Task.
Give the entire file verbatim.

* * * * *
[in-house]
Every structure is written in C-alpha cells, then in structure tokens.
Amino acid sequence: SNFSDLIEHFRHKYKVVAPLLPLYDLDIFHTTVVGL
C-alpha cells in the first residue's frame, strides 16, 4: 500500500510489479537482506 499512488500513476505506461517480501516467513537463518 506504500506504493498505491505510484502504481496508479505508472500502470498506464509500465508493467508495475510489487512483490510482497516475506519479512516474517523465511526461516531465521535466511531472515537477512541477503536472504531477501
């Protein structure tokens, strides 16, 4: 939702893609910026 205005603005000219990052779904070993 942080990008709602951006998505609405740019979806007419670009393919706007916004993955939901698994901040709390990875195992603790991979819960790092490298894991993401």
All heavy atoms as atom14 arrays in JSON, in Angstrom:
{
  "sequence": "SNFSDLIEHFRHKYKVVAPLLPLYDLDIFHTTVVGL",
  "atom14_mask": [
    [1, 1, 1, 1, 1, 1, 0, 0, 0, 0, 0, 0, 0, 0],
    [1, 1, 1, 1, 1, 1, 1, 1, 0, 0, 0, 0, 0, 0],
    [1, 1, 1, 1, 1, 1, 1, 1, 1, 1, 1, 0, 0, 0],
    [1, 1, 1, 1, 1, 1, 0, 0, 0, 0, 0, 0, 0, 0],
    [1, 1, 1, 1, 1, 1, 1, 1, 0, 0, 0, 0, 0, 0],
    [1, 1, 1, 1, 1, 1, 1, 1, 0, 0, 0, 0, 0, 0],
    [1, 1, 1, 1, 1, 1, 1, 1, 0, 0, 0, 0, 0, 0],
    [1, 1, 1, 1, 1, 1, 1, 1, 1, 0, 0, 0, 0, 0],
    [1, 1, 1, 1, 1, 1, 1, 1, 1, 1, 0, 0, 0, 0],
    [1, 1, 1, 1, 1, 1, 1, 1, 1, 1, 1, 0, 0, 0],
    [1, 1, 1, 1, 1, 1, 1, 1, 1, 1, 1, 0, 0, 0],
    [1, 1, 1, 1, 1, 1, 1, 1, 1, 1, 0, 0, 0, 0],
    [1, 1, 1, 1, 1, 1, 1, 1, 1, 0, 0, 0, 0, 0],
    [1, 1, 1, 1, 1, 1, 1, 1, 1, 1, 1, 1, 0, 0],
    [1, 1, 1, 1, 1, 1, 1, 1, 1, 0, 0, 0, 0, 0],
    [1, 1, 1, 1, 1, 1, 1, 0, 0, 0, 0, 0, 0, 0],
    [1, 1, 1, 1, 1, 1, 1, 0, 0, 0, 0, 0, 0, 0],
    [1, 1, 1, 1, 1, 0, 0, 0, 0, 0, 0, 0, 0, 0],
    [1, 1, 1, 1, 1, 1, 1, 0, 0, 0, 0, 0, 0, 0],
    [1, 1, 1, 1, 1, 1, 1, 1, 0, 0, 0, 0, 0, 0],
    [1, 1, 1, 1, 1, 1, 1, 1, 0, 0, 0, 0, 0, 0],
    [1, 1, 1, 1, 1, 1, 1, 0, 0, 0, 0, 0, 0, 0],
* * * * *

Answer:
[in-house]
Every structure is written in C-alpha cells, then in structure tokens.
Amino acid sequence: SNFSDLIEHFRHKYKVVAPLLPLYDLDIFHTTVVGL
C-alpha cells in the first residue's frame, strides 16, 4: 500500500510489479537482506 499512488500513476505506461517480501516467513537463518 506504500506504493498505491505510484502504481496508479505508472500502470498506464509500465508493467508495475510489487512483490510482497516475506519479512516474517523465511526461516531465521535466511531472515537477512541477503536472504531477501
């Protein structure tokens, strides 16, 4: 939702893609910026 205005603005000219990052779904070993 942080990008709602951006998505609405740019979806007419670009393919706007916004993955939901698994901040709390990875195992603790991979819960790092490298894991993401």
All heavy atoms as atom14 arrays in JSON, in Angstrom:
{
  "sequence": "SNFSDLIEHFRHKYKVVAPLLPLYDLDIFHTTVVGL",
  "atom14_mask": [
    [1, 1, 1, 1, 1, 1, 0, 0, 0, 0, 0, 0, 0, 0],
    [1, 1, 1, 1, 1, 1, 1, 1, 0, 0, 0, 0, 0, 0],
    [1, 1, 1, 1, 1, 1, 1, 1, 1, 1, 1, 0, 0, 0],
    [1, 1, 1, 1, 1, 1, 0, 0, 0, 0, 0, 0, 0, 0],
    [1, 1, 1, 1, 1, 1, 1, 1, 0, 0, 0, 0, 0, 0],
    [1, 1, 1, 1, 1, 1, 1, 1, 0, 0, 0, 0, 0, 0],
    [1, 1, 1, 1, 1, 1, 1, 1, 0, 0, 0, 0, 0, 0],
    [1, 1, 1, 1, 1, 1, 1, 1, 1, 0, 0, 0, 0, 0],
    [1, 1, 1, 1, 1, 1, 1, 1, 1, 1, 0, 0, 0, 0],
    [1, 1, 1, 1, 1, 1, 1, 1, 1, 1, 1, 0, 0, 0],
    [1, 1, 1, 1, 1, 1, 1, 1, 1, 1, 1, 0, 0, 0],
    [1, 1, 1, 1, 1, 1, 1, 1, 1, 1, 0, 0, 0, 0],
    [1, 1, 1, 1, 1, 1, 1, 1, 1, 0, 0, 0, 0, 0],
    [1, 1, 1, 1, 1, 1, 1, 1, 1, 1, 1, 1, 0, 0],
    [1, 1, 1, 1, 1, 1, 1, 1, 1, 0, 0, 0, 0, 0],
    [1, 1, 1, 1, 1, 1, 1, 0, 0, 0, 0, 0, 0, 0],
    [1, 1, 1, 1, 1, 1, 1, 0, 0, 0, 0, 0, 0, 0],
    [1, 1, 1, 1, 1, 0, 0, 0, 0, 0, 0, 0, 0, 0],
    [1, 1, 1, 1, 1, 1, 1, 0, 0, 0, 0, 0, 0, 0],
    [1, 1, 1, 1, 1, 1, 1, 1, 0, 0, 0, 0, 0, 0],
    [1, 1, 1, 1, 1, 1, 1, 1, 0, 0, 0, 0, 0, 0],
    [1, 1, 1, 1, 1, 1, 1, 0, 0, 0, 0, 0, 0, 0],